"For a first-time client, the first thing we'd do is a reality check and run the numbers," said Mark Wilson, a certified financial planner and chief investment officer at The Tarbox Group. "Are they ahead or behind the game, and how realistic is that five-year number?
"Most people don't have a good sense of how much it really requires to retire," he explained.
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Indeed, the Center for Economic and Policy Research says the median net worth of near-retirees—those ages 55 to 64—was $165,700 in 2013, down from $177,600 in 1989. But given that some estimates peg health-care costs during retirement at more than $200,000, that figure paints a pretty bleak picture.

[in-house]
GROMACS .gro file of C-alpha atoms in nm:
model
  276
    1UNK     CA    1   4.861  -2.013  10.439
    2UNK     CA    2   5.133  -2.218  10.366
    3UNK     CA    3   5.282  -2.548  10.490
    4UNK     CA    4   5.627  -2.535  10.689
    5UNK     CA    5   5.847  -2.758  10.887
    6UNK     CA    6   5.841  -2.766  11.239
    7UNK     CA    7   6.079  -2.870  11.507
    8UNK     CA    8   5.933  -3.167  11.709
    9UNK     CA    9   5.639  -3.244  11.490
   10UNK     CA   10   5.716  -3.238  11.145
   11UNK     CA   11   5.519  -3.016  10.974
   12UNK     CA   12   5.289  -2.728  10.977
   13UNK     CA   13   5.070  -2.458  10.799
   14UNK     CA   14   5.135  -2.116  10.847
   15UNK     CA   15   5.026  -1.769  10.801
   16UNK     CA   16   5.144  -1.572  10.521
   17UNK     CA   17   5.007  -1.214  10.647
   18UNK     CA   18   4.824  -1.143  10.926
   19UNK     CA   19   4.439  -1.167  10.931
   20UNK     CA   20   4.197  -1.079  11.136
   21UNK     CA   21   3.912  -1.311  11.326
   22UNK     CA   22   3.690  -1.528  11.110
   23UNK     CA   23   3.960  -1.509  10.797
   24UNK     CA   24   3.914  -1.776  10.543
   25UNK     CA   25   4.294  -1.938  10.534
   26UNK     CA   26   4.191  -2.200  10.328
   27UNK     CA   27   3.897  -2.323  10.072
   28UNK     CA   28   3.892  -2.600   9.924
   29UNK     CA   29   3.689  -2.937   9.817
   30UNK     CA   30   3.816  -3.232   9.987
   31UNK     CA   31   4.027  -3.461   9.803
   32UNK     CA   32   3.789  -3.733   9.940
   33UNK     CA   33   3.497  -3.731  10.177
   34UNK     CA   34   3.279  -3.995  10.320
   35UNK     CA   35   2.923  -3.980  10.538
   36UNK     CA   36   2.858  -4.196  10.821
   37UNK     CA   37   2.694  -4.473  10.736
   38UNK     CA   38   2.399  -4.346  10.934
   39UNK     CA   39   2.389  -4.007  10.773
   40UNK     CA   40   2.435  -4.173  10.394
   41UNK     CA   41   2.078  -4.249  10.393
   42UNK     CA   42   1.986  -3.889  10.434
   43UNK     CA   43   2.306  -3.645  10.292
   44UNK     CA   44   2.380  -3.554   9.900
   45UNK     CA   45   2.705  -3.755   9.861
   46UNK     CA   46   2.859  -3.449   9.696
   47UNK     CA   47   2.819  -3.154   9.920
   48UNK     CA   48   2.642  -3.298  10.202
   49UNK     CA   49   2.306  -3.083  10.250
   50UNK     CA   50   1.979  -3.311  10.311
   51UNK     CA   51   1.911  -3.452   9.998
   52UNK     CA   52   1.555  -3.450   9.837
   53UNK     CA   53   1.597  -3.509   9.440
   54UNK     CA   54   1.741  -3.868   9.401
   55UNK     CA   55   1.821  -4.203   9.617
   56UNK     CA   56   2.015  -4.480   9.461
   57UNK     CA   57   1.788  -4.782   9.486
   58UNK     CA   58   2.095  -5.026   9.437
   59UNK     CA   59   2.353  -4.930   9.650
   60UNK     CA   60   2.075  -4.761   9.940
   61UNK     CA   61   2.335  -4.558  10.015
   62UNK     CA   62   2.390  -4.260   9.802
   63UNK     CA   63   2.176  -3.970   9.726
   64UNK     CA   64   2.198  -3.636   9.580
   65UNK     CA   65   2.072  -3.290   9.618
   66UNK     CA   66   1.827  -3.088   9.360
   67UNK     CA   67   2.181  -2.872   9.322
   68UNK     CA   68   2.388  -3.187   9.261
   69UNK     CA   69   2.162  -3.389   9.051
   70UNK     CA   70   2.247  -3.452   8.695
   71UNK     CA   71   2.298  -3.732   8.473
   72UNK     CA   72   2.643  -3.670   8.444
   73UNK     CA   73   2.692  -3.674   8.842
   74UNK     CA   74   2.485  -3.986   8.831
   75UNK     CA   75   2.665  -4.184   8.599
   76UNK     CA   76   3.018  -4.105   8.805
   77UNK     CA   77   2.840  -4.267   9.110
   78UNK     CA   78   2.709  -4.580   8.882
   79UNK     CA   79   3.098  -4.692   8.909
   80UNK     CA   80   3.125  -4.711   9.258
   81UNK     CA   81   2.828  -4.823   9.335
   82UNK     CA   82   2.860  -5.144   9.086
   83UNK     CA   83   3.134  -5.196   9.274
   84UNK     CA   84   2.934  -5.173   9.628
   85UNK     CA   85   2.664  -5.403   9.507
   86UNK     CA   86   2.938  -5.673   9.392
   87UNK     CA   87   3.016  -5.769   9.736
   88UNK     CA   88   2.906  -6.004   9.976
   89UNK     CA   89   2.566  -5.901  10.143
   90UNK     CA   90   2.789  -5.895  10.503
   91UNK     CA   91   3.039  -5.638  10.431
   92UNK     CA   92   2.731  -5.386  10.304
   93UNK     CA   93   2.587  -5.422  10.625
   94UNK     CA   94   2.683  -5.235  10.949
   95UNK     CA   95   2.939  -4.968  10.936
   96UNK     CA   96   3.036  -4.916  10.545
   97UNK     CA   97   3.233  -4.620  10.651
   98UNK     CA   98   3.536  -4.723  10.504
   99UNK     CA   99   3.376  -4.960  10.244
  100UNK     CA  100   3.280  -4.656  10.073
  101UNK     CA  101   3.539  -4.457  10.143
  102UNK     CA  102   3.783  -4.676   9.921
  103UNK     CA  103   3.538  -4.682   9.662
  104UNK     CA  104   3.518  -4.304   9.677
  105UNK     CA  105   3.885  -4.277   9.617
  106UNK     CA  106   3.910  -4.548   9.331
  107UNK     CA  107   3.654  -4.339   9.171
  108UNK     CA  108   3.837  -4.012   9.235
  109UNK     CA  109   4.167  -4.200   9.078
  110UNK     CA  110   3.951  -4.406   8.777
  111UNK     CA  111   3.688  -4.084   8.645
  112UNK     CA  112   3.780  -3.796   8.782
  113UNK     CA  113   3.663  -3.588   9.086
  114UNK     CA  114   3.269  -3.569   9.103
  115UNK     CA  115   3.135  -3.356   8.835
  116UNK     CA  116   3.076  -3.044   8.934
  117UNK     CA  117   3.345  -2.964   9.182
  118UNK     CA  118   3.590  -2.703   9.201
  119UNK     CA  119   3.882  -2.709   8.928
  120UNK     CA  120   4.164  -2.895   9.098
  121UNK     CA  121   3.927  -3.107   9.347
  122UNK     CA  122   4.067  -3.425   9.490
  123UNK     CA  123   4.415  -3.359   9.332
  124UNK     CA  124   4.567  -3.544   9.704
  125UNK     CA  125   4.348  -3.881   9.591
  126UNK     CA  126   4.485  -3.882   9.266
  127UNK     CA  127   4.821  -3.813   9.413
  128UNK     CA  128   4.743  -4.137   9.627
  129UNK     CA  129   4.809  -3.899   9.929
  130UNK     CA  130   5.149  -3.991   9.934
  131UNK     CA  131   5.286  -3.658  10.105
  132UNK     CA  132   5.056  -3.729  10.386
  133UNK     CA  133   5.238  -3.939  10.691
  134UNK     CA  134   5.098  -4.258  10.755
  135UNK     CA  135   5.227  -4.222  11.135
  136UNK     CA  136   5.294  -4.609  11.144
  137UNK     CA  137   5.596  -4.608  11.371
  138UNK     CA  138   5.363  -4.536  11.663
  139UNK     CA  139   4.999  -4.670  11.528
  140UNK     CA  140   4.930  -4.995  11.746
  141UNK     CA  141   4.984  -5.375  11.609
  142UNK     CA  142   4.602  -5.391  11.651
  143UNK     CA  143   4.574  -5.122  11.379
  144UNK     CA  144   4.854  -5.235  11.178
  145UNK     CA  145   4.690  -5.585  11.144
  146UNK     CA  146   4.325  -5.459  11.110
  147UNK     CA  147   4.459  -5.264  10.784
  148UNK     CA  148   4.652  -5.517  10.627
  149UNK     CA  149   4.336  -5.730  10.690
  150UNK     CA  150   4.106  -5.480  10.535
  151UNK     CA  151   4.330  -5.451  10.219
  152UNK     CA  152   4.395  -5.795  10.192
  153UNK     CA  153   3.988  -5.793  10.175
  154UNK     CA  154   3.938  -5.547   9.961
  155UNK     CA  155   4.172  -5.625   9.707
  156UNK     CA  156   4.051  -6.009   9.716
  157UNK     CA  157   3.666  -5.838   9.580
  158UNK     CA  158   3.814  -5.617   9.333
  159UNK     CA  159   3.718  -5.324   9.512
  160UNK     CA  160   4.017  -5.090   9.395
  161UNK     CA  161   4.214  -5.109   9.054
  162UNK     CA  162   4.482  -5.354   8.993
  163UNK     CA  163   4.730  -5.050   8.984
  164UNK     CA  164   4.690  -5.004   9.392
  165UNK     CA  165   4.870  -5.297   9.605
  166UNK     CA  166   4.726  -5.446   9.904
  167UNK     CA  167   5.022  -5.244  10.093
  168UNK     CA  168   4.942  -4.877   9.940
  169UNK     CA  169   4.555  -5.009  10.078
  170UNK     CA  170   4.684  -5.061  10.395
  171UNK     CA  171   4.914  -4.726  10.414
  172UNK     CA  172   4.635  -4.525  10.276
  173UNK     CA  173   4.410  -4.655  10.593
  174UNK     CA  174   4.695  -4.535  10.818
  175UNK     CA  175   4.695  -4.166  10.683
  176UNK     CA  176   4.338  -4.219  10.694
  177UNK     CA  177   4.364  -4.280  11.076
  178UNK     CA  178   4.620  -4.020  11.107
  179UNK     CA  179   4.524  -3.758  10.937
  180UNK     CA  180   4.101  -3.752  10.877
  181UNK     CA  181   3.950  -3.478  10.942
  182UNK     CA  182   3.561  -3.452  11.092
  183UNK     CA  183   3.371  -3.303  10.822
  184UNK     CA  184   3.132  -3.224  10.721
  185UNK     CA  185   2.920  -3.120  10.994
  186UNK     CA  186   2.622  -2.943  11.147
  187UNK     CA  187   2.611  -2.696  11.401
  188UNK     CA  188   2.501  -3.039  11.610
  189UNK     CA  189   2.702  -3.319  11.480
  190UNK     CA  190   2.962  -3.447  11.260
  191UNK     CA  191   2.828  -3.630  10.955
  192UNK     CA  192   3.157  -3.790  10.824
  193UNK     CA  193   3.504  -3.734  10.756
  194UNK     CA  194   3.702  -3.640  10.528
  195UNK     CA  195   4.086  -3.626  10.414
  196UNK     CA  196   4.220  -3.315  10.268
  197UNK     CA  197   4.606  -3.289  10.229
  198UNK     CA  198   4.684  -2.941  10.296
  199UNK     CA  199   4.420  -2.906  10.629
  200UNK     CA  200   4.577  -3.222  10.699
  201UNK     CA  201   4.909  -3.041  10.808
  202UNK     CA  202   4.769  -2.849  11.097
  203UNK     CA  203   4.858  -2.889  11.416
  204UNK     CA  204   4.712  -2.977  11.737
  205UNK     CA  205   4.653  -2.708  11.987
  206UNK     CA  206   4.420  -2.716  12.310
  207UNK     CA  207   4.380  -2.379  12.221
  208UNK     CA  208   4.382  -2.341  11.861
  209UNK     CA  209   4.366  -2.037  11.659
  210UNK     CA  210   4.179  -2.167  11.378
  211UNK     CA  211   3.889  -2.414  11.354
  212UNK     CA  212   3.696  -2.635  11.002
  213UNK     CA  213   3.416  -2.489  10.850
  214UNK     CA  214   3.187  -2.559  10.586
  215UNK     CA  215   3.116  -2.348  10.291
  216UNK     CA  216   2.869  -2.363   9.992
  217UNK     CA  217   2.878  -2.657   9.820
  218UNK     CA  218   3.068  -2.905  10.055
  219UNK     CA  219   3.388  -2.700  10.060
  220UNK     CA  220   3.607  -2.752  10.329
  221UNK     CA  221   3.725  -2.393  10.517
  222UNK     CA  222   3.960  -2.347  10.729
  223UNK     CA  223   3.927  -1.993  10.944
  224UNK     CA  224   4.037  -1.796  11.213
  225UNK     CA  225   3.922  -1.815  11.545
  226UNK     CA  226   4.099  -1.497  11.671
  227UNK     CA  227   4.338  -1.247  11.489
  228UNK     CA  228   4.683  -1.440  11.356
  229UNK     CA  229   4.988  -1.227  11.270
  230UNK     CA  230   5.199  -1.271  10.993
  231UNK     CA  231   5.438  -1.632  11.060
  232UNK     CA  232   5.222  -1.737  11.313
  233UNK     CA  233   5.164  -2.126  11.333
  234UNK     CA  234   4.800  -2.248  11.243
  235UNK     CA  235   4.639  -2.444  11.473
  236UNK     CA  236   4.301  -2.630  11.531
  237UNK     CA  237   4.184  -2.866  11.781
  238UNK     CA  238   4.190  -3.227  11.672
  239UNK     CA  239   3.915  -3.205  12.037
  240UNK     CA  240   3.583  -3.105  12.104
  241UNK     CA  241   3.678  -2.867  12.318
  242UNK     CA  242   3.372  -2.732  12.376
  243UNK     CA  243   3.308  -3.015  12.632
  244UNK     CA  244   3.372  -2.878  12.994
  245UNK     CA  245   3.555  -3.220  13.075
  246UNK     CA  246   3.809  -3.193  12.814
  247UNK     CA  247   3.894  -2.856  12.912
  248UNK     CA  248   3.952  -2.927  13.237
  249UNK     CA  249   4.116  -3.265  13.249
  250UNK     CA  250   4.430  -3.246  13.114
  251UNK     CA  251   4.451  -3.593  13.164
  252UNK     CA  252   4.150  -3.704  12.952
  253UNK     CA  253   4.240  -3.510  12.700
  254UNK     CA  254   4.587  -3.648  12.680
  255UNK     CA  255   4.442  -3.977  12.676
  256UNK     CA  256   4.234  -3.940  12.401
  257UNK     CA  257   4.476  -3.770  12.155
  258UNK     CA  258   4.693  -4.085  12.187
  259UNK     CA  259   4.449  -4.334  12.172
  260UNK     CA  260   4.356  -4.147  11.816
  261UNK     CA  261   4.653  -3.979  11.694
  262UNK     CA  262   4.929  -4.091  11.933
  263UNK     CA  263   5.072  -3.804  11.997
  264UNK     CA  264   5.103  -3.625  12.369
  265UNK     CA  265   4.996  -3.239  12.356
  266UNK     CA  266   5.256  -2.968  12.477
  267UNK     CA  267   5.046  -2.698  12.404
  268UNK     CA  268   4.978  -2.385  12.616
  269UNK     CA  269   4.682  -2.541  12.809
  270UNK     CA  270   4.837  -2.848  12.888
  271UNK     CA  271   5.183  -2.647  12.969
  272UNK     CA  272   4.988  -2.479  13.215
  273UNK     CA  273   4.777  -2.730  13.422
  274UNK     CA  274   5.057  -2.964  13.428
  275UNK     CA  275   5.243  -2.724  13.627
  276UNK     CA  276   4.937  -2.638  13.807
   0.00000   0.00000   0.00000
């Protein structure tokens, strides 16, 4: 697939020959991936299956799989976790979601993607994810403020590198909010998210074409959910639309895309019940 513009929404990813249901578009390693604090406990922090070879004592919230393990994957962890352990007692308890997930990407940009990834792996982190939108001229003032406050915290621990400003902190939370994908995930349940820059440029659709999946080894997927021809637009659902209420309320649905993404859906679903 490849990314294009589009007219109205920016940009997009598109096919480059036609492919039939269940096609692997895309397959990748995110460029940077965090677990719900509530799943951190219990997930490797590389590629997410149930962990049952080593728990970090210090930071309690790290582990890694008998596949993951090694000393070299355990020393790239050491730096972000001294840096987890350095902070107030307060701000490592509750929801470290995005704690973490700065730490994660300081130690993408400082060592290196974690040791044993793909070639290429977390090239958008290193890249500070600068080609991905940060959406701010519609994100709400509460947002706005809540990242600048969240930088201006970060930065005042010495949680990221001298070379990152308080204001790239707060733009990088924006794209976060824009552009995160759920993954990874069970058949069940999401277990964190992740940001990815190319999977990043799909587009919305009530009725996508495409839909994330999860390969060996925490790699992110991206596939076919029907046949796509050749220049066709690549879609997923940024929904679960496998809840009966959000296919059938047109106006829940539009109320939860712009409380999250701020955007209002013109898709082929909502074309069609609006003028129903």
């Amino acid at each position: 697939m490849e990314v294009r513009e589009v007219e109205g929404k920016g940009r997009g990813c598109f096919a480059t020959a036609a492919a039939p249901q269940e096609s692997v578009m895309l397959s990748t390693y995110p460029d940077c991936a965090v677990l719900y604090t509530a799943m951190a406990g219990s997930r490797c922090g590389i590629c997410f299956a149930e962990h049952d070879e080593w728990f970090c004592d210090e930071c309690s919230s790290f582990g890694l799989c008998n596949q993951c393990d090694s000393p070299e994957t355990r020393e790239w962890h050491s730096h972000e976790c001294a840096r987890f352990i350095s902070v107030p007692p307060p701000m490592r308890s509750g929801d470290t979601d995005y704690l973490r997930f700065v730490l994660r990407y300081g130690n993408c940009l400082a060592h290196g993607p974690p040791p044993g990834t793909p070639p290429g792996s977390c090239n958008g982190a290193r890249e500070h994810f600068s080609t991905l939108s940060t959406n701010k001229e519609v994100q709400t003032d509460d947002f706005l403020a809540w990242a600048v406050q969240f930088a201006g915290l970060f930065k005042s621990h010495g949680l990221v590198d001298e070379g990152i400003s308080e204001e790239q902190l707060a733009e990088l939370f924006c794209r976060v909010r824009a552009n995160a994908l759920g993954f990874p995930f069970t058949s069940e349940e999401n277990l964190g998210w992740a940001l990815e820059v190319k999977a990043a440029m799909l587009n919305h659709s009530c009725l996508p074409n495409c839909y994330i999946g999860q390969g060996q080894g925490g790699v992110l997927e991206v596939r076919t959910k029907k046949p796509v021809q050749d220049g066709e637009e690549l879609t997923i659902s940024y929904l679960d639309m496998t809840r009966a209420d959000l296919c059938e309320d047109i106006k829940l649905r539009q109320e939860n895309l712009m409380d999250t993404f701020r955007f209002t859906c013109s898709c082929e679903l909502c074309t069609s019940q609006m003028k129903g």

So if you're falling short but are facing retirement, what can you do? For starters, take advantage of catch-up contributions for retirement accounts, such as 401(k) plans and individual retirement accounts. On top of the 2015 contribution limit of $18,000 for all workers in 401(k) plans, employees age 50 and older can stash away an extra $6,000. The annual contribution limit for IRAs is $5,500, and the catch-up contribution limit is $1,000.